Doctors encourage early treatment for post-partum depression
SOUTH BEND, Ind. -- Doctors say things can spiral out of control pretty quickly if a mother has post-partum depression and doesn't get help. It's normal for a new mother to feel anxious and nervous when bringing a baby hope, but if those feelings turn to anger or deep sadness that lasts more than a couple weeks - it's time to get help.
Psychiatrist Dr. Jagadeesh Reddy says there are major red flags to look for in a new mother.
"Withdrawing from the baby, not really caring so much for the baby, they have poor sleeping habits and self isolation," said Dr. Reddy.
He says about a third of moms fall into depression once they bring their newborn home.
Waves of hormones in a woman's body are usually to blame.
But if the depression lasts longer than two weeks, it could be something serious.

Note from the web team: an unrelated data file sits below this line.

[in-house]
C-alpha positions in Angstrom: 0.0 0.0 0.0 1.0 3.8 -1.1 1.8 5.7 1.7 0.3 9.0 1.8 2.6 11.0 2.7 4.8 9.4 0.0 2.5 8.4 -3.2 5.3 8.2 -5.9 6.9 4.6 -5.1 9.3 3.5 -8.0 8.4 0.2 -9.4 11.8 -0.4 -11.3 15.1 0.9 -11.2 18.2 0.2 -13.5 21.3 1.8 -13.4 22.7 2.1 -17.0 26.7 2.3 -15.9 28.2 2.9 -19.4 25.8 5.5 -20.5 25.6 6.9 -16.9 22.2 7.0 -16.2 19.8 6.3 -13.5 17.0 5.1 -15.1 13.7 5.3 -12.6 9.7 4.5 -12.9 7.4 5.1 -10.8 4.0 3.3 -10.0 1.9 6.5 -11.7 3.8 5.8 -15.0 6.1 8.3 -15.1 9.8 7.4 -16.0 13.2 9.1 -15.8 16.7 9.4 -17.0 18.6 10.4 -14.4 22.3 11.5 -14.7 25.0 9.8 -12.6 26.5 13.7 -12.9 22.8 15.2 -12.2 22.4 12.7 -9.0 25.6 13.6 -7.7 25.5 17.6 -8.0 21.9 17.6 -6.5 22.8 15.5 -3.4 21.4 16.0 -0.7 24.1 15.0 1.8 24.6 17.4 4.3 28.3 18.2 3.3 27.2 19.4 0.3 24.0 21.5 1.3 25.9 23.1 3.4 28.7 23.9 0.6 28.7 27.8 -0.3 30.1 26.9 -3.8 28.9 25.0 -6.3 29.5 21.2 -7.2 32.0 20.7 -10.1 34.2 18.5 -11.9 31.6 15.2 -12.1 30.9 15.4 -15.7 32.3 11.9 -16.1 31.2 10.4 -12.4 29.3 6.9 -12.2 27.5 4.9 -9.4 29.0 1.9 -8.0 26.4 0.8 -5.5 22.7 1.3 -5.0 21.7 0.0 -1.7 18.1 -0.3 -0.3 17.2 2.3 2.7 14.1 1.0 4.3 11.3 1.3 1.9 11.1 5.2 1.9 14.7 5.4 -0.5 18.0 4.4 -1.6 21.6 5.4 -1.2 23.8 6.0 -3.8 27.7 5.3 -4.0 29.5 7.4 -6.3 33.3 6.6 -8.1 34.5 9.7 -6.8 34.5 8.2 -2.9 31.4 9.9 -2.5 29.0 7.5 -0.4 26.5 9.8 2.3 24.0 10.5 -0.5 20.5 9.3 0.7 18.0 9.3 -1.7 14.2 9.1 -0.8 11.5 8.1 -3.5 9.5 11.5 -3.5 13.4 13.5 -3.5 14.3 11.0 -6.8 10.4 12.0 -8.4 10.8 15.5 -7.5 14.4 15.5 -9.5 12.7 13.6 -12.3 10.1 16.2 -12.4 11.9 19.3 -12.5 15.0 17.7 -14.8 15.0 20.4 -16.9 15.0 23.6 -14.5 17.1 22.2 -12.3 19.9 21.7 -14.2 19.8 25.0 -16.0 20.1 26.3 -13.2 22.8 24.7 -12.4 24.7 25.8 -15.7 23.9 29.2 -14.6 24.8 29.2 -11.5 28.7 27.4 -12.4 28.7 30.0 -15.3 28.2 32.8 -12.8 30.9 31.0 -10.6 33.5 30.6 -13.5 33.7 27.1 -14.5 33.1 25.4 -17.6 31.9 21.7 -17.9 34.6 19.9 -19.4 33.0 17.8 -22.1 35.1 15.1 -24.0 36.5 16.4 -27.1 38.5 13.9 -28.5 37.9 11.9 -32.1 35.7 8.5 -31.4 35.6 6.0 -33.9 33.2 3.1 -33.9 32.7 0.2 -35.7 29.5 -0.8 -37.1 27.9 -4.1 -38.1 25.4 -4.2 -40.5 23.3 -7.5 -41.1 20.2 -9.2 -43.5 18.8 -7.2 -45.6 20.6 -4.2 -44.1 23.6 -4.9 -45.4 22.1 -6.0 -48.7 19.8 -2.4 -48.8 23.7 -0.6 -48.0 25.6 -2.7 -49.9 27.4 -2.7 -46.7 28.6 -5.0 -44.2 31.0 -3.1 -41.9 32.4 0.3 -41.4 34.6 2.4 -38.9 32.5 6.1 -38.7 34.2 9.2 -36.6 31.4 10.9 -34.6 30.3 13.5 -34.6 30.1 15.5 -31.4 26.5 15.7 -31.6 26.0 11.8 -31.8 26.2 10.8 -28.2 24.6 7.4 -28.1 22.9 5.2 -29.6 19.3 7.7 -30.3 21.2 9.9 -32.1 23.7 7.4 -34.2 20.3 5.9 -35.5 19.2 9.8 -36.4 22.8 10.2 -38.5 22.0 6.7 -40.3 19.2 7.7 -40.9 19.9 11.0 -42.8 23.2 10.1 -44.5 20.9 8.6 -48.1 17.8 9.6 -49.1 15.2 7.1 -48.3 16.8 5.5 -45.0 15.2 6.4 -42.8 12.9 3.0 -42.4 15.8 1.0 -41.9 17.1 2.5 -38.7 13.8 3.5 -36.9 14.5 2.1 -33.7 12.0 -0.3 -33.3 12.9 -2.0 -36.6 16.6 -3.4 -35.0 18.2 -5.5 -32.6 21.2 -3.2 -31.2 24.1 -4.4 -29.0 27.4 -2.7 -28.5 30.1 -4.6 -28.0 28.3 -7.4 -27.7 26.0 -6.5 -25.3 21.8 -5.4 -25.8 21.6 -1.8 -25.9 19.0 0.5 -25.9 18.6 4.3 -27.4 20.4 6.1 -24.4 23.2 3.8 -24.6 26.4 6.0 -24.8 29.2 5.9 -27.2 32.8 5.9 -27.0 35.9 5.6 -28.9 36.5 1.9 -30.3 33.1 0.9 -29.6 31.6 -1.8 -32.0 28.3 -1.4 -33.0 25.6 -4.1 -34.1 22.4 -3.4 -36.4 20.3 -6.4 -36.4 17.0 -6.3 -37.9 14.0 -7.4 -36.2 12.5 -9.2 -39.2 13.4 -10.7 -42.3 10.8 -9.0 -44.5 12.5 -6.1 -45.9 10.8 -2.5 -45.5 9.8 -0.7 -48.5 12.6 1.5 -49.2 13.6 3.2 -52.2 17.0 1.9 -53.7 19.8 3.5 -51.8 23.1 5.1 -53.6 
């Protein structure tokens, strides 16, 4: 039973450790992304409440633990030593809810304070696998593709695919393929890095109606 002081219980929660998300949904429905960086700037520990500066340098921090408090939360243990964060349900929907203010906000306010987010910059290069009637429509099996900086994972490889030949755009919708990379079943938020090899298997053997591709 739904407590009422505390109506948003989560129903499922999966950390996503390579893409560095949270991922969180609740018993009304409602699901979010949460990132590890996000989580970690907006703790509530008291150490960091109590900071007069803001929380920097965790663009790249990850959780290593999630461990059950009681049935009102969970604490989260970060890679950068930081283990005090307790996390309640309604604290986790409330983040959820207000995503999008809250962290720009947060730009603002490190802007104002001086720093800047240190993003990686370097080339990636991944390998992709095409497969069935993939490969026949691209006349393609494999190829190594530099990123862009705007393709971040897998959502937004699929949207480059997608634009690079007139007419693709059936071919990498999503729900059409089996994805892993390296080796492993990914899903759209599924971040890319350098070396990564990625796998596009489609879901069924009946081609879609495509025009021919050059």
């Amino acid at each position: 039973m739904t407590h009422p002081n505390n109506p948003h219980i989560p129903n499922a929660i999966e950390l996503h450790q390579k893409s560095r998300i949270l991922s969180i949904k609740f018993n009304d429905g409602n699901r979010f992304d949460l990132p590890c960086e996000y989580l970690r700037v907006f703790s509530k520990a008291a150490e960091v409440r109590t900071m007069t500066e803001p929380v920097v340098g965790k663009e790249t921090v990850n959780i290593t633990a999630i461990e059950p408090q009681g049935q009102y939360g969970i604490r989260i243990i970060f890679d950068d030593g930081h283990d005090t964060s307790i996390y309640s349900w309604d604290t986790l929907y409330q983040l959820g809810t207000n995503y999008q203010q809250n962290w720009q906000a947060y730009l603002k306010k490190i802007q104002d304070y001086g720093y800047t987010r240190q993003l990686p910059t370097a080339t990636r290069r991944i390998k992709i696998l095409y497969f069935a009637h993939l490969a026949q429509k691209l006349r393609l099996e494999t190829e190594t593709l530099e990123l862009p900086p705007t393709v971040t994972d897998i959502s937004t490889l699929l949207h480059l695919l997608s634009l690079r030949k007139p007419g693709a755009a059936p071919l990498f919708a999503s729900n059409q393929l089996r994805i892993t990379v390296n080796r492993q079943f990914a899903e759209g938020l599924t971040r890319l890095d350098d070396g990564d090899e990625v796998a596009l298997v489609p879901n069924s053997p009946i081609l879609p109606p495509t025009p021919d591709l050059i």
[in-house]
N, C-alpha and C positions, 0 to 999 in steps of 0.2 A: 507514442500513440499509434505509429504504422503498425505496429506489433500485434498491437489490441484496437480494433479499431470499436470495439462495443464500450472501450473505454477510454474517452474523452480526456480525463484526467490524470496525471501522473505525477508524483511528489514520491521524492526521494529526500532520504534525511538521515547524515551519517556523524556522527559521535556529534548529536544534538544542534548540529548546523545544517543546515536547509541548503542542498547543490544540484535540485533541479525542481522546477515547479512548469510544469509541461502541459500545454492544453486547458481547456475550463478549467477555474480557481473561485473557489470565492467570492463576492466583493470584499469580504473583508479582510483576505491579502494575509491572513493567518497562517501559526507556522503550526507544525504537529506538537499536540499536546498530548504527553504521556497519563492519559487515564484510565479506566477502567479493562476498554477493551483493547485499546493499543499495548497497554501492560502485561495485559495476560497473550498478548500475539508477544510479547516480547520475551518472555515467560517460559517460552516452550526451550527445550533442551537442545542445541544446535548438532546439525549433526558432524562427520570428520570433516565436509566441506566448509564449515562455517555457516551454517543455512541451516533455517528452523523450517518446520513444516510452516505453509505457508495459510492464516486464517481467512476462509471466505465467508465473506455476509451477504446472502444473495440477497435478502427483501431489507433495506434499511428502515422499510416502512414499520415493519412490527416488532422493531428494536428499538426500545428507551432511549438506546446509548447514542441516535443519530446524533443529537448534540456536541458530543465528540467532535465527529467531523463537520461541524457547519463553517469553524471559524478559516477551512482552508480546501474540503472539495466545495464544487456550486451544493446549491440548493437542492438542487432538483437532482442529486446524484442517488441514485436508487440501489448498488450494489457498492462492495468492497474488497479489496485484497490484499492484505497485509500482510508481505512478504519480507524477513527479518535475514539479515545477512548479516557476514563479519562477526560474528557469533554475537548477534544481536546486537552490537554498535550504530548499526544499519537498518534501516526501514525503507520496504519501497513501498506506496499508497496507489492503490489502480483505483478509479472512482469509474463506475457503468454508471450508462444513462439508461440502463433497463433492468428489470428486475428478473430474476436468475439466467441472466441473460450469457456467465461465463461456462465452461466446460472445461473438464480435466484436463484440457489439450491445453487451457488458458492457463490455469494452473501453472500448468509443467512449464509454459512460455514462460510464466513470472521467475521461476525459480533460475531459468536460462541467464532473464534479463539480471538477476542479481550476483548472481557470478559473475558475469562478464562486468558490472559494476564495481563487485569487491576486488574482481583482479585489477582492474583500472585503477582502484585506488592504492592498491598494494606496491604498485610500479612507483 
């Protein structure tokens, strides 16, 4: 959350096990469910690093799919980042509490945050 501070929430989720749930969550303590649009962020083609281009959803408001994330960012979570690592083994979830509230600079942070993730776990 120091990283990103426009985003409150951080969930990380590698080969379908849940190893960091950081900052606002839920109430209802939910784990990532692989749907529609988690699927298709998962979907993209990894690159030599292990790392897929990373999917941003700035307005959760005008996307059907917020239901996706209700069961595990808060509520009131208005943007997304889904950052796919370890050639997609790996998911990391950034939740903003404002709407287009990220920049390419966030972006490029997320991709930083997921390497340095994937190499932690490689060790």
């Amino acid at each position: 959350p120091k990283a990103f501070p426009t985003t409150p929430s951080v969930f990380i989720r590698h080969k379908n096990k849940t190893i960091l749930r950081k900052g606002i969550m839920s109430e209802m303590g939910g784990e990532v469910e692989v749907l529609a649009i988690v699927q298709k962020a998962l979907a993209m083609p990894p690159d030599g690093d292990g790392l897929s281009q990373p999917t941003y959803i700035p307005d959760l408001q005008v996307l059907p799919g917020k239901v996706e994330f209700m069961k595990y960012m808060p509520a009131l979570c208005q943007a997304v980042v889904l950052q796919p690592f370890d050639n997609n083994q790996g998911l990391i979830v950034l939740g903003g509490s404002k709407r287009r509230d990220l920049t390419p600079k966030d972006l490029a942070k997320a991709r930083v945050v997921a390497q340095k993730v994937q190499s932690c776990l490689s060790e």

"That's when you realize, it's just not blues, it more severe than that," said Reddy.
Dr. Reddy says women who have a history of depression or mental health illness have a higher risk of getting post-partum depression.
"They are the women who are like 50 times more prone for postpartum depression so we have to be very careful with that," said Dr. Reddy.
He says family history is just as important.
"If their mother or sister had the same symptoms of postpartum depression, they are 30 percent more prone for this," said Dr. Reddy.
Dr. Reddy says there are other factors as well.
"Being a single mom, unplanned pregnancy, previous drug abuse history by the mother, these are all big risk factors," said Dr. Reddy.
If postpartum depression goes untreated the symptoms will get more and more severe.
He says in extreme cases, some mothers even suffer from postpartum psychosis.
"The mom goes into a phase where she starts hearing voices and even hurt the baby," said Dr. Reddy.
Doctors say the key is addressing even the most minor symptoms early.